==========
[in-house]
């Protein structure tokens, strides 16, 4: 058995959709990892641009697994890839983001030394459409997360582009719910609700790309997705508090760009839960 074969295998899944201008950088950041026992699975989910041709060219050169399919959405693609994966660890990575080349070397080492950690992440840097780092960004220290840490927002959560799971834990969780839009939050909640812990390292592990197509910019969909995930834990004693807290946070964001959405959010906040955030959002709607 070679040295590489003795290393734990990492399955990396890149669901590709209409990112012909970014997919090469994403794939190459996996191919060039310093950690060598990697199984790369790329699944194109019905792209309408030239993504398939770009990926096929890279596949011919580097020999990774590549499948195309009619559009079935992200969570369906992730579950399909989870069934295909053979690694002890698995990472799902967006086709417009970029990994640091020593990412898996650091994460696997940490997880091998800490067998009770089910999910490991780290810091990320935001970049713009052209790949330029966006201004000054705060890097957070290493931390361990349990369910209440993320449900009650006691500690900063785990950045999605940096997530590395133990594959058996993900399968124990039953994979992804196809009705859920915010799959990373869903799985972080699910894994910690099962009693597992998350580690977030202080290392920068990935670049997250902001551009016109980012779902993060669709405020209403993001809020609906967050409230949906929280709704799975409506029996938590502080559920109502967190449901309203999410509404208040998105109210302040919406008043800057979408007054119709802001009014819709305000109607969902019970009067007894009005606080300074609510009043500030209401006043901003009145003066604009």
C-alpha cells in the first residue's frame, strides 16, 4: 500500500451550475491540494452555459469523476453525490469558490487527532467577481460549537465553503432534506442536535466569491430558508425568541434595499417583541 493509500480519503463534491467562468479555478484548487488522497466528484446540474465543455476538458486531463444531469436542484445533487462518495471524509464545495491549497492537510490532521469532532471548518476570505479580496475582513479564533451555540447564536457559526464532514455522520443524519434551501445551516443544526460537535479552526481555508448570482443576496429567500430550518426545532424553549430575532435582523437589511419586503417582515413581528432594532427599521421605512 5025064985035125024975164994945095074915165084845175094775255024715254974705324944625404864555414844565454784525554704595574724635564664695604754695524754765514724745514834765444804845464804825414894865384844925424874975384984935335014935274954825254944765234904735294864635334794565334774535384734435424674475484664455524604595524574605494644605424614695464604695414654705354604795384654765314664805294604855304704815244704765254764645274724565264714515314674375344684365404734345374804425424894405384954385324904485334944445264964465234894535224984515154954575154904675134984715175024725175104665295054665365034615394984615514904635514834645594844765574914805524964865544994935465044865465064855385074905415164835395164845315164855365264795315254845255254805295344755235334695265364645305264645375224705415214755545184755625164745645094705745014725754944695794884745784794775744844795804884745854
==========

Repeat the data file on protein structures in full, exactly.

[in-house]
């Protein structure tokens, strides 16, 4: 058995959709990892641009697994890839983001030394459409997360582009719910609700790309997705508090760009839960 074969295998899944201008950088950041026992699975989910041709060219050169399919959405693609994966660890990575080349070397080492950690992440840097780092960004220290840490927002959560799971834990969780839009939050909640812990390292592990197509910019969909995930834990004693807290946070964001959405959010906040955030959002709607 070679040295590489003795290393734990990492399955990396890149669901590709209409990112012909970014997919090469994403794939190459996996191919060039310093950690060598990697199984790369790329699944194109019905792209309408030239993504398939770009990926096929890279596949011919580097020999990774590549499948195309009619559009079935992200969570369906992730579950399909989870069934295909053979690694002890698995990472799902967006086709417009970029990994640091020593990412898996650091994460696997940490997880091998800490067998009770089910999910490991780290810091990320935001970049713009052209790949330029966006201004000054705060890097957070290493931390361990349990369910209440993320449900009650006691500690900063785990950045999605940096997530590395133990594959058996993900399968124990039953994979992804196809009705859920915010799959990373869903799985972080699910894994910690099962009693597992998350580690977030202080290392920068990935670049997250902001551009016109980012779902993060669709405020209403993001809020609906967050409230949906929280709704799975409506029996938590502080559920109502967190449901309203999410509404208040998105109210302040919406008043800057979408007054119709802001009014819709305000109607969902019970009067007894009005606080300074609510009043500030209401006043901003009145003066604009």
C-alpha cells in the first residue's frame, strides 16, 4: 500500500451550475491540494452555459469523476453525490469558490487527532467577481460549537465553503432534506442536535466569491430558508425568541434595499417583541 493509500480519503463534491467562468479555478484548487488522497466528484446540474465543455476538458486531463444531469436542484445533487462518495471524509464545495491549497492537510490532521469532532471548518476570505479580496475582513479564533451555540447564536457559526464532514455522520443524519434551501445551516443544526460537535479552526481555508448570482443576496429567500430550518426545532424553549430575532435582523437589511419586503417582515413581528432594532427599521421605512 5025064985035125024975164994945095074915165084845175094775255024715254974705324944625404864555414844565454784525554704595574724635564664695604754695524754765514724745514834765444804845464804825414894865384844925424874975384984935335014935274954825254944765234904735294864635334794565334774535384734435424674475484664455524604595524574605494644605424614695464604695414654705354604795384654765314664805294604855304704815244704765254764645274724565264714515314674375344684365404734345374804425424894405384954385324904485334944445264964465234894535224984515154954575154904675134984715175024725175104665295054665365034615394984615514904635514834645594844765574914805524964865544994935465044865465064855385074905415164835395164845315164855365264795315254845255254805295344755235334695265364645305264645375224705415214755545184755625164745645094705745014725754944695794884745784794775744844795804884745854